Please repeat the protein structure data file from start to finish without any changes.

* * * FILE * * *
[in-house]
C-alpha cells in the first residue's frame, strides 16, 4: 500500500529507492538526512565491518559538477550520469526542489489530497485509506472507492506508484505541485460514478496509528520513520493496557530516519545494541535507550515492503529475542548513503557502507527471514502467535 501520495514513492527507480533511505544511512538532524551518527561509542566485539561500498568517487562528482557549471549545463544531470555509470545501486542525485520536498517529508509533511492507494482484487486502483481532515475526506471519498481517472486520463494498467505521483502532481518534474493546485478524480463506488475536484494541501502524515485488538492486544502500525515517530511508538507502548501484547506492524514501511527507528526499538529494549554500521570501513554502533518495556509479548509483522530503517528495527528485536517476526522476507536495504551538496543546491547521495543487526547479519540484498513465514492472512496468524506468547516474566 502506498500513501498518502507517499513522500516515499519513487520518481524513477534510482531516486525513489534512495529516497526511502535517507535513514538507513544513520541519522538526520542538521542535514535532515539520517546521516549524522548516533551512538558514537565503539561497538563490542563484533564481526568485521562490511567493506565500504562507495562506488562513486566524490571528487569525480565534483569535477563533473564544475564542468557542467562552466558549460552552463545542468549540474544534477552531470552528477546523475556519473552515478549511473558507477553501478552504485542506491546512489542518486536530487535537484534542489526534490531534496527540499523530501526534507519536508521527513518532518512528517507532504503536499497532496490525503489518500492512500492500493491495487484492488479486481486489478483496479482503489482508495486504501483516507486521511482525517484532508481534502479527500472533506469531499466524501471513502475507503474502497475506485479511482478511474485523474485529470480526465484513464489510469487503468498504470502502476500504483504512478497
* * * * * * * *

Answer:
[in-house]
C-alpha cells in the first residue's frame, strides 16, 4: 500500500529507492538526512565491518559538477550520469526542489489530497485509506472507492506508484505541485460514478496509528520513520493496557530516519545494541535507550515492503529475542548513503557502507527471514502467535 501520495514513492527507480533511505544511512538532524551518527561509542566485539561500498568517487562528482557549471549545463544531470555509470545501486542525485520536498517529508509533511492507494482484487486502483481532515475526506471519498481517472486520463494498467505521483502532481518534474493546485478524480463506488475536484494541501502524515485488538492486544502500525515517530511508538507502548501484547506492524514501511527507528526499538529494549554500521570501513554502533518495556509479548509483522530503517528495527528485536517476526522476507536495504551538496543546491547521495543487526547479519540484498513465514492472512496468524506468547516474566 502506498500513501498518502507517499513522500516515499519513487520518481524513477534510482531516486525513489534512495529516497526511502535517507535513514538507513544513520541519522538526520542538521542535514535532515539520517546521516549524522548516533551512538558514537565503539561497538563490542563484533564481526568485521562490511567493506565500504562507495562506488562513486566524490571528487569525480565534483569535477563533473564544475564542468557542467562552466558549460552552463545542468549540474544534477552531470552528477546523475556519473552515478549511473558507477553501478552504485542506491546512489542518486536530487535537484534542489526534490531534496527540499523530501526534507519536508521527513518532518512528517507532504503536499497532496490525503489518500492512500492500493491495487484492488479486481486489478483496479482503489482508495486504501483516507486521511482525517484532508481534502479527500472533506469531499466524501471513502475507503474502497475506485479511482478511474485523474485529470480526465484513464489510469487503468498504470502502476500504483504512478497